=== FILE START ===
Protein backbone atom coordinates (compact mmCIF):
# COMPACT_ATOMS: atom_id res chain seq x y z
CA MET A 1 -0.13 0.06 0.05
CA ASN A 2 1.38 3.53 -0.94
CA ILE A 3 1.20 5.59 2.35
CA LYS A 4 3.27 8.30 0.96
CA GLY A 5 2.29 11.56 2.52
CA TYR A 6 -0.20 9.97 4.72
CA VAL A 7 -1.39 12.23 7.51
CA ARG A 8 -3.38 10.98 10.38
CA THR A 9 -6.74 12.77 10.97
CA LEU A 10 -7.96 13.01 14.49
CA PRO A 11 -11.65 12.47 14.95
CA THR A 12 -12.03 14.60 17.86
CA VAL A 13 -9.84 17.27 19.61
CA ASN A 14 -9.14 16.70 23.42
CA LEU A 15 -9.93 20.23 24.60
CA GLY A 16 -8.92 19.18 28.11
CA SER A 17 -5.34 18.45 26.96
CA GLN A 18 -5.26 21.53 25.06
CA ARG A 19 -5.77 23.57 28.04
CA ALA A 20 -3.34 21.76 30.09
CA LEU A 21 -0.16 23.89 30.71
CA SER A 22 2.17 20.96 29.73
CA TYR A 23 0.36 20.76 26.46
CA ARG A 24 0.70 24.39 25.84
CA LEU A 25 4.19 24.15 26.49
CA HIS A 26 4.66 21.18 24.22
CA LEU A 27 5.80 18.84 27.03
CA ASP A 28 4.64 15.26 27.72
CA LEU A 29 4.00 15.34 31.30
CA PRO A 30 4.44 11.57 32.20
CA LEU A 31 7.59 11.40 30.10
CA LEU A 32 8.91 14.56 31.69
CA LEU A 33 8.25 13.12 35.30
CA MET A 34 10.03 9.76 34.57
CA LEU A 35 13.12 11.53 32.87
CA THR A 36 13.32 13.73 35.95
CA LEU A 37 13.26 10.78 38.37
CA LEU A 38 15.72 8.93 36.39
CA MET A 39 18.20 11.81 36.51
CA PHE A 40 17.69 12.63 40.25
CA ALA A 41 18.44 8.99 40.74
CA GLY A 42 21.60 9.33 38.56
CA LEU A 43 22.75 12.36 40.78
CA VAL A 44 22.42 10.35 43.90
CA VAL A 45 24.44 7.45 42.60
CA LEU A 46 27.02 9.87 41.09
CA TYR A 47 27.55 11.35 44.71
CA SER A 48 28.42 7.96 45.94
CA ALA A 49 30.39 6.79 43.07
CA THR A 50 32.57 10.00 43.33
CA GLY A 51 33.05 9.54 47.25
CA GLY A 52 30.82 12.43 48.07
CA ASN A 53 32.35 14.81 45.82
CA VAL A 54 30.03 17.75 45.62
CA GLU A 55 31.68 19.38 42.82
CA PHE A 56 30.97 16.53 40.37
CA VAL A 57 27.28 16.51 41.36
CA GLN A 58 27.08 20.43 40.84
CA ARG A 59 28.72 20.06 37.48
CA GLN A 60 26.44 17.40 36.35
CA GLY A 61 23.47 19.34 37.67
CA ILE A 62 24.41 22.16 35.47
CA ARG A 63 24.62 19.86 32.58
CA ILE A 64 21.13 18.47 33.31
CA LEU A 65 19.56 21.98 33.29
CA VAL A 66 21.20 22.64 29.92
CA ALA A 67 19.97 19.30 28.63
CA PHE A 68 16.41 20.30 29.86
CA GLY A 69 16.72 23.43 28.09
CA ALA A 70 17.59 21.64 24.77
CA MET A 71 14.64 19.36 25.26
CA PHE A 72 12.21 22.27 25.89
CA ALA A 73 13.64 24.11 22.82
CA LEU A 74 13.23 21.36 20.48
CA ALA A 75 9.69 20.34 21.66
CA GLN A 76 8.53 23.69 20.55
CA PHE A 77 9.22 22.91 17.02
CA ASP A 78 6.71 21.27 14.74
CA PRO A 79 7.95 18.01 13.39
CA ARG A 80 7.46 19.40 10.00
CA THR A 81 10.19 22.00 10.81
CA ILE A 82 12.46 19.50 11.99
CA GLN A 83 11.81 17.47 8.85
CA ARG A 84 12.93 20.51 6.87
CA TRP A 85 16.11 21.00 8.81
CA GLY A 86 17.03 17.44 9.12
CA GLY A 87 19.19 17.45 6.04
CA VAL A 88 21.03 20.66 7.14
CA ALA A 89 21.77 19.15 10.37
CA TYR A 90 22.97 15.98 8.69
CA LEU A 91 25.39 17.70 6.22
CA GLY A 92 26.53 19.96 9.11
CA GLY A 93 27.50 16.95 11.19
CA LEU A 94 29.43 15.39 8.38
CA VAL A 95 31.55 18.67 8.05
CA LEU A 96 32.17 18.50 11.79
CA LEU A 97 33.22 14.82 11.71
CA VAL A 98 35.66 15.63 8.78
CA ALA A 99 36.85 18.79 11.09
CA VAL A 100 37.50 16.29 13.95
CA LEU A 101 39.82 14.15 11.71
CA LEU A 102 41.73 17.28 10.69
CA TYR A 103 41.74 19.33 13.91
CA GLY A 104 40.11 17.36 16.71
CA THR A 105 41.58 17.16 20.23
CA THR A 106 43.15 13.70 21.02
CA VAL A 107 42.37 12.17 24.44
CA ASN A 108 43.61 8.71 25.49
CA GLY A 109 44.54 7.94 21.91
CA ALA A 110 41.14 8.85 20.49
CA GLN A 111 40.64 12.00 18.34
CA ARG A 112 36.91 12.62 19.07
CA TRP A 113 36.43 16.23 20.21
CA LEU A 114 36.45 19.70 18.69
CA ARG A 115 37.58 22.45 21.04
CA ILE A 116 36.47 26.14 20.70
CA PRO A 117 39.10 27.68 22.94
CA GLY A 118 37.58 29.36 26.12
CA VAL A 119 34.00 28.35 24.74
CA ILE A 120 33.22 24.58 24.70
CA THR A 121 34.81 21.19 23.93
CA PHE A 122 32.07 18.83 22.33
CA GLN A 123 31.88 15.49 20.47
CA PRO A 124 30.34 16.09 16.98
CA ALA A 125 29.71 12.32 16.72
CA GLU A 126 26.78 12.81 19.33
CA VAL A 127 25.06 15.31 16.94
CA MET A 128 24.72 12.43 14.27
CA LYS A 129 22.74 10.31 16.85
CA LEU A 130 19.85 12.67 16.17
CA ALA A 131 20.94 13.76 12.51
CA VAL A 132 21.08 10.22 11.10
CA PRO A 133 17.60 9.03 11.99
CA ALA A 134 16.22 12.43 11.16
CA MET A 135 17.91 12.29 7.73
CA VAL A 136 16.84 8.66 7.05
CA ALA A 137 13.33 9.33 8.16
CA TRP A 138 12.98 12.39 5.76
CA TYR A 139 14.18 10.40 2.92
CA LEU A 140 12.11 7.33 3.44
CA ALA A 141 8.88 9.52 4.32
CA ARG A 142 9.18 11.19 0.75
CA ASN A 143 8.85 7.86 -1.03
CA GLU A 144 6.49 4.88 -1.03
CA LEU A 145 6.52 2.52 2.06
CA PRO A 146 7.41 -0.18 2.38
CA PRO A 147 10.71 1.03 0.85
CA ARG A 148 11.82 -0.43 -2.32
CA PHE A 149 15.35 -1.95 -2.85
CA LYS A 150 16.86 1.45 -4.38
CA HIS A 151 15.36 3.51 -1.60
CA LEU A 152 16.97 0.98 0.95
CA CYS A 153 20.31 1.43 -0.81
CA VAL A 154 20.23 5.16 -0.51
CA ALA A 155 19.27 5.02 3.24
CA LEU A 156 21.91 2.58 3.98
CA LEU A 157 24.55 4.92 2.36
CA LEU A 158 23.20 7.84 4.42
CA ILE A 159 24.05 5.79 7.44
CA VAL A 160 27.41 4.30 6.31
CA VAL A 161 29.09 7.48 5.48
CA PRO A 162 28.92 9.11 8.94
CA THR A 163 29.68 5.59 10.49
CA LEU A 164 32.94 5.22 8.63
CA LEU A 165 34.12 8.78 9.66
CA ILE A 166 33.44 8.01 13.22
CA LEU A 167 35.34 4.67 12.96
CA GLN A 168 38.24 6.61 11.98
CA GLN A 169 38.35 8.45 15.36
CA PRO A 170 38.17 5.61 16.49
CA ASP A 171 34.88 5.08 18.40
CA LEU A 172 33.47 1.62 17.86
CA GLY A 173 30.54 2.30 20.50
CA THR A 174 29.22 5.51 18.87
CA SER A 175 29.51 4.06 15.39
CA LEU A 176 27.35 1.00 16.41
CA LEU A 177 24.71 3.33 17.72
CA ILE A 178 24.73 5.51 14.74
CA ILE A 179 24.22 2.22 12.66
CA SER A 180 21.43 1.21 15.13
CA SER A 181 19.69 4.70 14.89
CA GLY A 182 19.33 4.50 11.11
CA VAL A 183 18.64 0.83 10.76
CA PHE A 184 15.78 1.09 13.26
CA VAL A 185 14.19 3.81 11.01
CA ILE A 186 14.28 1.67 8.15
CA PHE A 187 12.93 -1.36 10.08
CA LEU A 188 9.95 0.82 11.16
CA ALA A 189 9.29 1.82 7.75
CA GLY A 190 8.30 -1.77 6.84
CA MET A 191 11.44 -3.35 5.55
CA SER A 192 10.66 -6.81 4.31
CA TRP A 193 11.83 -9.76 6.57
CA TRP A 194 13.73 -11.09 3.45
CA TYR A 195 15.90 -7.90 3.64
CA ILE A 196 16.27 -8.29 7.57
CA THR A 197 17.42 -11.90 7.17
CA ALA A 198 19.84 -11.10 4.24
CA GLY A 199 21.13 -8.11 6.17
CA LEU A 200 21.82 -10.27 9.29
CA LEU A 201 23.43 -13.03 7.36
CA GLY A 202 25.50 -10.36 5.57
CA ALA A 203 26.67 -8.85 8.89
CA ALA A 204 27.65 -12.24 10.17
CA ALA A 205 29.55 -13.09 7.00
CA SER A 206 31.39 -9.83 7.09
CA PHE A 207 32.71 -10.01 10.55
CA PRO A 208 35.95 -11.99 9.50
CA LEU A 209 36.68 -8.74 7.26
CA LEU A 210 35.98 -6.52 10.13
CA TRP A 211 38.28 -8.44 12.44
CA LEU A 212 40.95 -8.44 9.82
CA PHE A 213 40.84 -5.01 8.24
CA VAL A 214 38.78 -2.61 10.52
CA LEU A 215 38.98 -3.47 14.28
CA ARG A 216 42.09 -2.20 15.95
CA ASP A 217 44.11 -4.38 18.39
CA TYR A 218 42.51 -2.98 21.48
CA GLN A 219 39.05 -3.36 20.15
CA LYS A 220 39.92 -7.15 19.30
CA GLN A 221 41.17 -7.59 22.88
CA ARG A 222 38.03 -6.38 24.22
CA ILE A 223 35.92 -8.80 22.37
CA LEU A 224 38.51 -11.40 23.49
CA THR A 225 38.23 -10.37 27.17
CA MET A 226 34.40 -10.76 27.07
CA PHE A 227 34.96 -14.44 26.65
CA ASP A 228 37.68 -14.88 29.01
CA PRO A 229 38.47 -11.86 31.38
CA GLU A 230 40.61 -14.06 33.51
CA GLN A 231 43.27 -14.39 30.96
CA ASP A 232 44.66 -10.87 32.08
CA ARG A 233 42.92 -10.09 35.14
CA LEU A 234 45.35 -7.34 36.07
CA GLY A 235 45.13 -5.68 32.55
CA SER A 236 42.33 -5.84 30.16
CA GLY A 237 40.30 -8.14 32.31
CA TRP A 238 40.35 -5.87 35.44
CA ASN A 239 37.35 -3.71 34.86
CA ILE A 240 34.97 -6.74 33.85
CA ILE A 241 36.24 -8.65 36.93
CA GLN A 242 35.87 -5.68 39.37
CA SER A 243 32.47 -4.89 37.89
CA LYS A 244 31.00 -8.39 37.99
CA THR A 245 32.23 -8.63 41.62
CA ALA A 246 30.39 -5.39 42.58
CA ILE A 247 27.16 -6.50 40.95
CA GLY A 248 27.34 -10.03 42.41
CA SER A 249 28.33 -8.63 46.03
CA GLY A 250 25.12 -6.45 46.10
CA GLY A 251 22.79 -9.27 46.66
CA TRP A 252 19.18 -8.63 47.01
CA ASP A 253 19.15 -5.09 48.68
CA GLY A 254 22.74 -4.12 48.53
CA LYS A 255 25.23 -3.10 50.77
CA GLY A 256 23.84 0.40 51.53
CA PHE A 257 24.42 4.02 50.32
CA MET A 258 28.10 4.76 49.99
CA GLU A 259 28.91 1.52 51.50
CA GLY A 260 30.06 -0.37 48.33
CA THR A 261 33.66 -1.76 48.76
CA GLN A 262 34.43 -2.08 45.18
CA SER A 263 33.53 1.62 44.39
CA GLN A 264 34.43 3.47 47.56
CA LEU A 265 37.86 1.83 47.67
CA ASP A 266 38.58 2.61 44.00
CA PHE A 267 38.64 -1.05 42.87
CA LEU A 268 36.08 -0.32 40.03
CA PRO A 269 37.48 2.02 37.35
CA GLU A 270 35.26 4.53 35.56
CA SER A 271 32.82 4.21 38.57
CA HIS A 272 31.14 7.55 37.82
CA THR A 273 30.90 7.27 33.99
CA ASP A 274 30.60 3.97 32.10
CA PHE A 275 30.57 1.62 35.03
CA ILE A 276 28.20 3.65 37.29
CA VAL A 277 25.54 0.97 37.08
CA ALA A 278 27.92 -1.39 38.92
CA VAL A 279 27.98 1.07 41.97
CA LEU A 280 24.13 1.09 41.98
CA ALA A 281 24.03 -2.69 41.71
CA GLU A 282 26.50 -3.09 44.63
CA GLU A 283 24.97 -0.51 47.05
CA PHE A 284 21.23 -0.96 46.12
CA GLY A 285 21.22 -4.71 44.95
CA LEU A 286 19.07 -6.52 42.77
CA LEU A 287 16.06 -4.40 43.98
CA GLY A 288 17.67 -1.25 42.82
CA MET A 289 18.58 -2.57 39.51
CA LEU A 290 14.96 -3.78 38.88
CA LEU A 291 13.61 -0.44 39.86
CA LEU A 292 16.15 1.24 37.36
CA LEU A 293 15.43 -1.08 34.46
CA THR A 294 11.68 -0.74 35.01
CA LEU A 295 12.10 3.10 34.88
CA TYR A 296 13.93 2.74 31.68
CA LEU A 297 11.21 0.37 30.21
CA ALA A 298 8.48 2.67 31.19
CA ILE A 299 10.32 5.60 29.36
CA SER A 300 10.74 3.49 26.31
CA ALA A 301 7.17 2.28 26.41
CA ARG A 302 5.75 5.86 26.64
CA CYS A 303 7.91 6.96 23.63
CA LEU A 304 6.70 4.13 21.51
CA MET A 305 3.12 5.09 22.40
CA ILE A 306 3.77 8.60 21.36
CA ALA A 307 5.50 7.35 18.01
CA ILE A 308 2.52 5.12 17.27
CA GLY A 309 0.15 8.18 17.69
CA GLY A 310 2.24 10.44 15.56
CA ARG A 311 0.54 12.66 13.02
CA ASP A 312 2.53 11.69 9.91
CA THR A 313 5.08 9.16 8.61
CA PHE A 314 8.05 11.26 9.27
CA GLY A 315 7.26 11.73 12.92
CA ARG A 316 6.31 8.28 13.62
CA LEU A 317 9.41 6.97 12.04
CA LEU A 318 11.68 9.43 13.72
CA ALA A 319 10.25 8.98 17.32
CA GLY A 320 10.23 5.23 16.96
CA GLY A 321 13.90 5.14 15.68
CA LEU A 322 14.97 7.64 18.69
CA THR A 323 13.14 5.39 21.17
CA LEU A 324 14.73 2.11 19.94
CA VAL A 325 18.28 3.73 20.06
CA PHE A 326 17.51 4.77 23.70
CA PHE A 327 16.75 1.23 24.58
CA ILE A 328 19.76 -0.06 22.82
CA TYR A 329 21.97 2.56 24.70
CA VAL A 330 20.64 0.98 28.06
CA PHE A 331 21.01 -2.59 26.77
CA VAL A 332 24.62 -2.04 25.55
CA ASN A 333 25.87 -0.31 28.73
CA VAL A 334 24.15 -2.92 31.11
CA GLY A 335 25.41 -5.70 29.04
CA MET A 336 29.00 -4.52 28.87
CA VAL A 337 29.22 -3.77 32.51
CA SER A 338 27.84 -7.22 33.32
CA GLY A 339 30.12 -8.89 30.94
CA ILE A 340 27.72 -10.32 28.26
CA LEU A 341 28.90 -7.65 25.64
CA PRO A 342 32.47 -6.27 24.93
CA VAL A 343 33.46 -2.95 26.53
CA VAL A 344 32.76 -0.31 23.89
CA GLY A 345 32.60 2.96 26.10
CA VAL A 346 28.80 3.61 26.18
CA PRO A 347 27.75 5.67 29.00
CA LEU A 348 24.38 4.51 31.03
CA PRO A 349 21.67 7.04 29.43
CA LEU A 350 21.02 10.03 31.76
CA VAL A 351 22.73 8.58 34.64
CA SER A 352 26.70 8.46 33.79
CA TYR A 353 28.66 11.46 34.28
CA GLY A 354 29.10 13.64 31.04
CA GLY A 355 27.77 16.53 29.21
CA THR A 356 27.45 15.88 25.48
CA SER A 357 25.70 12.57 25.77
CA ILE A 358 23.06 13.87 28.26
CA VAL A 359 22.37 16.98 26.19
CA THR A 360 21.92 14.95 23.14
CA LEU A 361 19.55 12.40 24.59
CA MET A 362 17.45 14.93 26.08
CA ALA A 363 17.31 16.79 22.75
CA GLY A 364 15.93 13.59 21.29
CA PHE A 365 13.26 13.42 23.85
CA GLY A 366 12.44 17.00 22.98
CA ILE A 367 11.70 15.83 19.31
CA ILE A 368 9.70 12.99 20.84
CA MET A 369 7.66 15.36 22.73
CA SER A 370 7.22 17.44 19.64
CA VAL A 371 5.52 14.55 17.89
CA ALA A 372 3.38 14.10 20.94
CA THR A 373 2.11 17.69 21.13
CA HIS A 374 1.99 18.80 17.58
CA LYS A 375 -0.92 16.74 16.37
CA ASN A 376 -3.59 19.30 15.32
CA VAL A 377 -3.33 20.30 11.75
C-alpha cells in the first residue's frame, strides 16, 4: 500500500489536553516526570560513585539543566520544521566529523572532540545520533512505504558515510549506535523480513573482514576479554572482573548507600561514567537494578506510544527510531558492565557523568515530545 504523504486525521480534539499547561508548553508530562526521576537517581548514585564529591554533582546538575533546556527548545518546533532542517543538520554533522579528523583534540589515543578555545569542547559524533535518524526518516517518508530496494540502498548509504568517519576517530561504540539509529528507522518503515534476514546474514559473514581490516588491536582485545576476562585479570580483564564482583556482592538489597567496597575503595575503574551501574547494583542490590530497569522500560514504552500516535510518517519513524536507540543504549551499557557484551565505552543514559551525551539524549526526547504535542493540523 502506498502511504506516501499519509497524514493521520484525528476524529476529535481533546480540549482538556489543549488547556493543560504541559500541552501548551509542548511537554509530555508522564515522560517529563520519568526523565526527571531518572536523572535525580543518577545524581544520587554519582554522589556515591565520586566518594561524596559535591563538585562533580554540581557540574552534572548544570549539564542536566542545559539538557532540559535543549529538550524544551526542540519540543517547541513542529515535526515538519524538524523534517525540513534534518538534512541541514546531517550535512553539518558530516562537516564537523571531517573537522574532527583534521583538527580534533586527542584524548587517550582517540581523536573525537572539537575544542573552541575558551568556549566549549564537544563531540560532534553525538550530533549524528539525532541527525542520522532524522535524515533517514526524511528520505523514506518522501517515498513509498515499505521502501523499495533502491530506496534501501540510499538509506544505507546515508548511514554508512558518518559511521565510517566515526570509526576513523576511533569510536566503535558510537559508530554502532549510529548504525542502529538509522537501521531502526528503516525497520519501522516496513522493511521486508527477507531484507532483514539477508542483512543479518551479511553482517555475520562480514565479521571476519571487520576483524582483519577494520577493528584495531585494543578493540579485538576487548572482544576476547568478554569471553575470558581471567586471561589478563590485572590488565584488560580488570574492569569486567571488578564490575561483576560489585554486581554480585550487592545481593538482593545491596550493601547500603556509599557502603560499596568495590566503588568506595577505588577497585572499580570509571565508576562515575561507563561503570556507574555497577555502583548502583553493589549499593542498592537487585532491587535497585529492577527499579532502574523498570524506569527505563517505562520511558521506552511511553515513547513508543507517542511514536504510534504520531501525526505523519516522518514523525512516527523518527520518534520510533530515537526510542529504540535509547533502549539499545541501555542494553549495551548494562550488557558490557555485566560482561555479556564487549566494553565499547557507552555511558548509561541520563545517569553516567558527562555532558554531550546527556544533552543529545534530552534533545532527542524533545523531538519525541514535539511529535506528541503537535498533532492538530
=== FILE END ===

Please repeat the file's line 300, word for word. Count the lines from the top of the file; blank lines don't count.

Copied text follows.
CA ALA A 298 8.48 2.67 31.19